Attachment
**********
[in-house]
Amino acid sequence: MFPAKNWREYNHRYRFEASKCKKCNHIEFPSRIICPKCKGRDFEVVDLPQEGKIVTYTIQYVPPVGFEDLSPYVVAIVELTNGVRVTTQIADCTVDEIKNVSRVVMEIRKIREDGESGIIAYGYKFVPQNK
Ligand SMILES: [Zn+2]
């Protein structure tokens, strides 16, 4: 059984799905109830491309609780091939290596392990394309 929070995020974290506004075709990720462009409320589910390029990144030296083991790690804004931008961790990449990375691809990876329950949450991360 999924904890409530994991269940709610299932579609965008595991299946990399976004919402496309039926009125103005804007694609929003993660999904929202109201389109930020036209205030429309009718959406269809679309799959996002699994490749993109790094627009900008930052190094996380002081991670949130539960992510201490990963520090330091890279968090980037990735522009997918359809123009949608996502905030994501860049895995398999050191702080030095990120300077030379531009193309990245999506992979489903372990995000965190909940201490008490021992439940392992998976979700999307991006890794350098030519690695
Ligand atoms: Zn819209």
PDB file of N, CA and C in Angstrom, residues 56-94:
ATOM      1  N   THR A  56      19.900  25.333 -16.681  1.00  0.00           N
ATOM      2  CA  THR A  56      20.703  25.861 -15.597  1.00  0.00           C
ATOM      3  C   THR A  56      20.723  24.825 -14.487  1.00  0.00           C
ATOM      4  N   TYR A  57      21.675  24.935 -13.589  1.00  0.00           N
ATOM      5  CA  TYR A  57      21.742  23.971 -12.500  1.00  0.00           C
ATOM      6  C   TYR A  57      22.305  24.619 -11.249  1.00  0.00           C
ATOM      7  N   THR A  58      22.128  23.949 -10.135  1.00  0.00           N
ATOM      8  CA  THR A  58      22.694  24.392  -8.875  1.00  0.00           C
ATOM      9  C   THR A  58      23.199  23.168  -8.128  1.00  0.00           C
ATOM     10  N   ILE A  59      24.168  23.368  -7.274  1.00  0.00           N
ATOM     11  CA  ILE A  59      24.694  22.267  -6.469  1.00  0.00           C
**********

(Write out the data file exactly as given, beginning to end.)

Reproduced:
[in-house]
Amino acid sequence: MFPAKNWREYNHRYRFEASKCKKCNHIEFPSRIICPKCKGRDFEVVDLPQEGKIVTYTIQYVPPVGFEDLSPYVVAIVELTNGVRVTTQIADCTVDEIKNVSRVVMEIRKIREDGESGIIAYGYKFVPQNK
Ligand SMILES: [Zn+2]
């Protein structure tokens, strides 16, 4: 059984799905109830491309609780091939290596392990394309 929070995020974290506004075709990720462009409320589910390029990144030296083991790690804004931008961790990449990375691809990876329950949450991360 999924904890409530994991269940709610299932579609965008595991299946990399976004919402496309039926009125103005804007694609929003993660999904929202109201389109930020036209205030429309009718959406269809679309799959996002699994490749993109790094627009900008930052190094996380002081991670949130539960992510201490990963520090330091890279968090980037990735522009997918359809123009949608996502905030994501860049895995398999050191702080030095990120300077030379531009193309990245999506992979489903372990995000965190909940201490008490021992439940392992998976979700999307991006890794350098030519690695
Ligand atoms: Zn819209």
PDB file of N, CA and C in Angstrom, residues 56-94:
ATOM      1  N   THR A  56      19.900  25.333 -16.681  1.00  0.00           N
ATOM      2  CA  THR A  56      20.703  25.861 -15.597  1.00  0.00           C
ATOM      3  C   THR A  56      20.723  24.825 -14.487  1.00  0.00           C
ATOM      4  N   TYR A  57      21.675  24.935 -13.589  1.00  0.00           N
ATOM      5  CA  TYR A  57      21.742  23.971 -12.500  1.00  0.00           C
ATOM      6  C   TYR A  57      22.305  24.619 -11.249  1.00  0.00           C
ATOM      7  N   THR A  58      22.128  23.949 -10.135  1.00  0.00           N
ATOM      8  CA  THR A  58      22.694  24.392  -8.875  1.00  0.00           C
ATOM      9  C   THR A  58      23.199  23.168  -8.128  1.00  0.00           C
ATOM     10  N   ILE A  59      24.168  23.368  -7.274  1.00  0.00           N
ATOM     11  CA  ILE A  59      24.694  22.267  -6.469  1.00  0.00           C